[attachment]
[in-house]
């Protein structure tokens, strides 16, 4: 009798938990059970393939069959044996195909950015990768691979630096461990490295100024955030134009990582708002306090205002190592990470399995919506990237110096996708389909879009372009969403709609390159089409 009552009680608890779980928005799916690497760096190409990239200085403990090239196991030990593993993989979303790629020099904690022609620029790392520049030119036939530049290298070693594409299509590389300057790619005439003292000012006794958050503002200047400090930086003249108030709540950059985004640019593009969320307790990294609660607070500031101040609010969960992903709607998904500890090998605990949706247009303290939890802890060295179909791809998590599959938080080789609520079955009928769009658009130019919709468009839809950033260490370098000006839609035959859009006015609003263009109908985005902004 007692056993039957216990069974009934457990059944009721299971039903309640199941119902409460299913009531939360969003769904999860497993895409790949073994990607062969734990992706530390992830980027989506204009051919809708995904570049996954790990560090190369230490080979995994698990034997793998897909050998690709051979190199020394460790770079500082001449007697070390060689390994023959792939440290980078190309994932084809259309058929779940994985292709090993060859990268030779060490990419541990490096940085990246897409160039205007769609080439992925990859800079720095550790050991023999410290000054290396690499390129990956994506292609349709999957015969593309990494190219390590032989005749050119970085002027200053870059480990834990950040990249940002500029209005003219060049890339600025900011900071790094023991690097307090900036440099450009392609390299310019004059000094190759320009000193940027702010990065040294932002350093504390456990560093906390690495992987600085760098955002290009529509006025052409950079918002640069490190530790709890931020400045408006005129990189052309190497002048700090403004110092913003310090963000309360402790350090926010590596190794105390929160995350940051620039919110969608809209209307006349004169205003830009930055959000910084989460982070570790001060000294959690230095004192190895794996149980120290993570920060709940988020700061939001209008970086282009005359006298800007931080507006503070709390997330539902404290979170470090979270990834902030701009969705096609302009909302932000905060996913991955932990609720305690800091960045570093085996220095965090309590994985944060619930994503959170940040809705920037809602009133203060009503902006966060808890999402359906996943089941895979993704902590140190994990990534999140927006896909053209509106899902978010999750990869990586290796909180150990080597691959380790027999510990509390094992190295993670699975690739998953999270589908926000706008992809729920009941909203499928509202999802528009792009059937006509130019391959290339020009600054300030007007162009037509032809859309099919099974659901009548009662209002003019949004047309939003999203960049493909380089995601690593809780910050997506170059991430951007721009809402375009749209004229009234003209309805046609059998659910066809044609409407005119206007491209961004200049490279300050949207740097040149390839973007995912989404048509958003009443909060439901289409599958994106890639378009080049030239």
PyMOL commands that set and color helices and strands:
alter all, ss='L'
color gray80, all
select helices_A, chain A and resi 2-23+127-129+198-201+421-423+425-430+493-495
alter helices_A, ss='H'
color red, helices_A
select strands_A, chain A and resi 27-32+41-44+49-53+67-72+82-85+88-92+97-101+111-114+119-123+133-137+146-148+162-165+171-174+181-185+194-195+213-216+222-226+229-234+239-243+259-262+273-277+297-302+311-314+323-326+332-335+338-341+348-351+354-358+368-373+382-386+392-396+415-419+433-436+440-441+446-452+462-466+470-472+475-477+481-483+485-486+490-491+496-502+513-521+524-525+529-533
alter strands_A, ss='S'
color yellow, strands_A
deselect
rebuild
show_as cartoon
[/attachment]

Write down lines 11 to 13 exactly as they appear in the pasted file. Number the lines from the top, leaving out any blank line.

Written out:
color yellow, strands_A
deselect
rebuild